Other diseases, like gonorrhea, syphilis, vicious bed bugs, and hepatitis, are being brought back into the US as well. The existence of these atavistic diseases stateside isn't inevitable. Indeed, it's easily preventable: Stop illegal immigration by building a multi-layered wall, deporting those who reveal themselves to be illegal (during routine traffic violations, Census-taking, or applying for work), enforcing stiff punitions against employers who hire illegal workers, and by mandating that local law enforcement report to ICE the status of anyone whose residency status is in question. At the same time, institute a merit immigration point system (theoretically similar to what S1348 contains) based on occupation, age, English language fluency, education, means, IQ, criminal history, and physical health. Award legal status to the top scorers. Screen out any potential migrant who carries one of the ailments mentioned above.

Tuberculosis is another traveller from the past who has decided to extend its range back into the US:
Tuberculosis cases in King County this year have doubled compared with the same period last year, and health officials say foreign-born residents with the disease are having a significant impact.

Another example of cultural enrichment for sure.

Immunization administered during childhood protects most natives from the disease, and consequentially while the number of infected migrants is rising, the prevelance among natives remains steady at fewer than 3 in 100,000. Among the foreign-born, it is nearly nine times more common. And because adults cannot be immunized, they must undergo a costly, lengthy medley of antibiotic treatments, many of which can include tragic side effects, including hospitalization and even death. This burden is being felt by Government Health administrators:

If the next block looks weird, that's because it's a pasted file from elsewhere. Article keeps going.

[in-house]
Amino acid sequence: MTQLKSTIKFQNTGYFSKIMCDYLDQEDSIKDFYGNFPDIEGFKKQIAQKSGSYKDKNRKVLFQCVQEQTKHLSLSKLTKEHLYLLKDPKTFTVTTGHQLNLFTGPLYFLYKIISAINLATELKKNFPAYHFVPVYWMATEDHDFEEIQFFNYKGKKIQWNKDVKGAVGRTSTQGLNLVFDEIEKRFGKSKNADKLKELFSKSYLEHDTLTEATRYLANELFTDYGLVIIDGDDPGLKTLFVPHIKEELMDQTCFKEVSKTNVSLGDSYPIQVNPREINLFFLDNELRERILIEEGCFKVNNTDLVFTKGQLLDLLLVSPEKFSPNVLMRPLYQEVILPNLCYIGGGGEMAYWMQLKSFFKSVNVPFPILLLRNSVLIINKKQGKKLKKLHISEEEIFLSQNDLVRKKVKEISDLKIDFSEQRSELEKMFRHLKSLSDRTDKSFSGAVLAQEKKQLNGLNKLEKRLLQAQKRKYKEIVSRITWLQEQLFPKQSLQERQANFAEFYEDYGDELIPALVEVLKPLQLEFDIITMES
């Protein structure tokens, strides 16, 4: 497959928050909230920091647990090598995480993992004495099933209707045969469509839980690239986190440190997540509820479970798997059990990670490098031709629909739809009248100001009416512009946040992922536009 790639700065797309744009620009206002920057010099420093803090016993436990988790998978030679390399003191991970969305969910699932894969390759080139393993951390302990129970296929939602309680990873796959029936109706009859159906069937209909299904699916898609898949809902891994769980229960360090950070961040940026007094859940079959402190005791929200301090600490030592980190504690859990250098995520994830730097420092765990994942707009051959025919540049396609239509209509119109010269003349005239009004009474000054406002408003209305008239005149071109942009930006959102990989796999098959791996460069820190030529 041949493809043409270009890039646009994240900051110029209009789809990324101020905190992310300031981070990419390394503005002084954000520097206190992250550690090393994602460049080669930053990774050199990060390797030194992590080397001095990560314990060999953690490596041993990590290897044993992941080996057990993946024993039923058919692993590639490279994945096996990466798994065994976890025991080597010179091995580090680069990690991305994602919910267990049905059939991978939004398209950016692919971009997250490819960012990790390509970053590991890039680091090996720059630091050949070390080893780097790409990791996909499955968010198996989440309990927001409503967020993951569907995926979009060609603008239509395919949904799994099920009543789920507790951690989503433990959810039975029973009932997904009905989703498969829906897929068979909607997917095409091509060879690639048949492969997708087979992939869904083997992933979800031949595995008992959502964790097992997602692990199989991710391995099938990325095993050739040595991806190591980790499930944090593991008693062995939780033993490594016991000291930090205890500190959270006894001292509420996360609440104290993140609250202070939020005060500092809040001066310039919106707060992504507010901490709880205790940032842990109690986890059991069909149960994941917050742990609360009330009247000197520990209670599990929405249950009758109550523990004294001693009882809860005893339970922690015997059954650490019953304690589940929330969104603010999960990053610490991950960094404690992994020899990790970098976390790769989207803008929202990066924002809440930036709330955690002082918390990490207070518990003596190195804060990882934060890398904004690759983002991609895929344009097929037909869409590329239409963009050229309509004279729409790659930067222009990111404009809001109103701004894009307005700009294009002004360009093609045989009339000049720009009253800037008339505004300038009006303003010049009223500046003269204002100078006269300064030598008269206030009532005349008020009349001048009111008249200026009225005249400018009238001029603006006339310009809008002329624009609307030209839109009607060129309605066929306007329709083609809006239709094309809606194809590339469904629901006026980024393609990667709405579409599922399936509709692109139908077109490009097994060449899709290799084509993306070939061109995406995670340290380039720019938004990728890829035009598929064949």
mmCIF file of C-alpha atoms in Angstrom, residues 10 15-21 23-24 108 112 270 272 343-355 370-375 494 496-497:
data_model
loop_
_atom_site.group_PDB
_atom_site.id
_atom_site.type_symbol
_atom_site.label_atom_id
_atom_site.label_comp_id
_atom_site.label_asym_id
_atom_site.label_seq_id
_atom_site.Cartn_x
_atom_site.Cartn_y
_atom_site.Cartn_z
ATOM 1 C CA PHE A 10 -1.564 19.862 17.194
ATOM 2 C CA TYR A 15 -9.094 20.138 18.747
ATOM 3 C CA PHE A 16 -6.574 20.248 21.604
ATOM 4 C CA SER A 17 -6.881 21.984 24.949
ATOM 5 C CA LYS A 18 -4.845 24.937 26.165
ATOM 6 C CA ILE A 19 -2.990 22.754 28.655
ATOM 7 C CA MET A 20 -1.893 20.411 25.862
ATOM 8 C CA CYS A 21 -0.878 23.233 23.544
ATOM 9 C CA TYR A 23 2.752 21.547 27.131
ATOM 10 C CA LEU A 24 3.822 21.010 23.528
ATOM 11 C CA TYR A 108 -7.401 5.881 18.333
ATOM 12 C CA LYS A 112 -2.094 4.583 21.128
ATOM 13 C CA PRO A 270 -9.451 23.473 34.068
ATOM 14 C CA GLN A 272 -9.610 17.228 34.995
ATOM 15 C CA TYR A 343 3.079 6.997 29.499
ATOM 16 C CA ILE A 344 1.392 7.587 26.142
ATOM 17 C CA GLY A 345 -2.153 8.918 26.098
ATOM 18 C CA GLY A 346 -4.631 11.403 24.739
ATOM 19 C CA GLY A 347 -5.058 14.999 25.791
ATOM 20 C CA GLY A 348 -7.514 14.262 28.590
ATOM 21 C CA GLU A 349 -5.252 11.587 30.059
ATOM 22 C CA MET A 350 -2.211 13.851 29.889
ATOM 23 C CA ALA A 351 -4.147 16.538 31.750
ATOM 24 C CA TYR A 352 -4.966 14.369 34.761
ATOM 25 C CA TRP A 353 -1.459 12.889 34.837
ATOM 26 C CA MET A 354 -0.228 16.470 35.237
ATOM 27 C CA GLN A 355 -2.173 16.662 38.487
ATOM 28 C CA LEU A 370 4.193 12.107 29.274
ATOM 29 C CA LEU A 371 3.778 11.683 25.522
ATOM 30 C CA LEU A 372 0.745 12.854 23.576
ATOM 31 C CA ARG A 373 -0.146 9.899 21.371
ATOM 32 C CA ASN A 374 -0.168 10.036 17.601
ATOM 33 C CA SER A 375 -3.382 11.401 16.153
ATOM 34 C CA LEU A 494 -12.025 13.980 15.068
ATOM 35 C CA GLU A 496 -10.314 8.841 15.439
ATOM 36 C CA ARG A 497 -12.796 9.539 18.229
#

Because the disease is well-monitored, authorities don't think there is an imminent threat of increased spread to other parts of the community. But they say they're swamped with work as they try to manage the disease.

"We need more help," said Dr. Masa Narita, director of TB control for Public Health - Seattle & King County.

From taxpayers or the Border Patrol? Charitably treating, via the public dole, those afflicted with maladies that are less manageable in underdeveloped countries has an obvious humanitarian argument that can be employed in support of doing it (in riposte, of course, one can point to the American taxpayer's generous funding of UNICEF or the donations of private citizens to Doctors Without Borders). But that it is occuring, and that it is sucking up limited resources, are facts that should be part of the public discourse in the immigration debate.

We can easily protect ourselves from these maladies. That most of our political leaders and cultural elites are opposed to doing so--or even entertaining the possibility of doing so--illustrates a malevolent hositility toward the average native.

Saturday, May 26, 2007

Angry Video Game (Nintendo) Nerd

For readers roughly between the ages of 19-30 for whom the eight-bit holds a significant place in their hearts, I link to the pseudononymous Angry Video Game Nerd. If you weren't raised on the NES, however, you won't get much from watching him.

He tackles several awful games and gets them right across the board--including his praise for DuckTales, which, despite sounding as though it'd be a monstrosity, was actually a blast--but he knocks the -quels out of the park. The high expectations created by the first in a series coupled with the slimmer budgets and shoddier construction of those that follow (which are generally pushed out as a way of milking a moribund cash cow) tees the Nerd up beautifully.
The Double Dragon III and Castlevania II reviews are my personal favorites, if you want a quick flavor of this wacky guy's creations. The wit and wackiness aside, I could've written the narrations for these two myself (minus the four-letter vulgarity that could be done without). The two-part series on the monumental disappoinment that is TMNT III (the movie) is entertaining as well.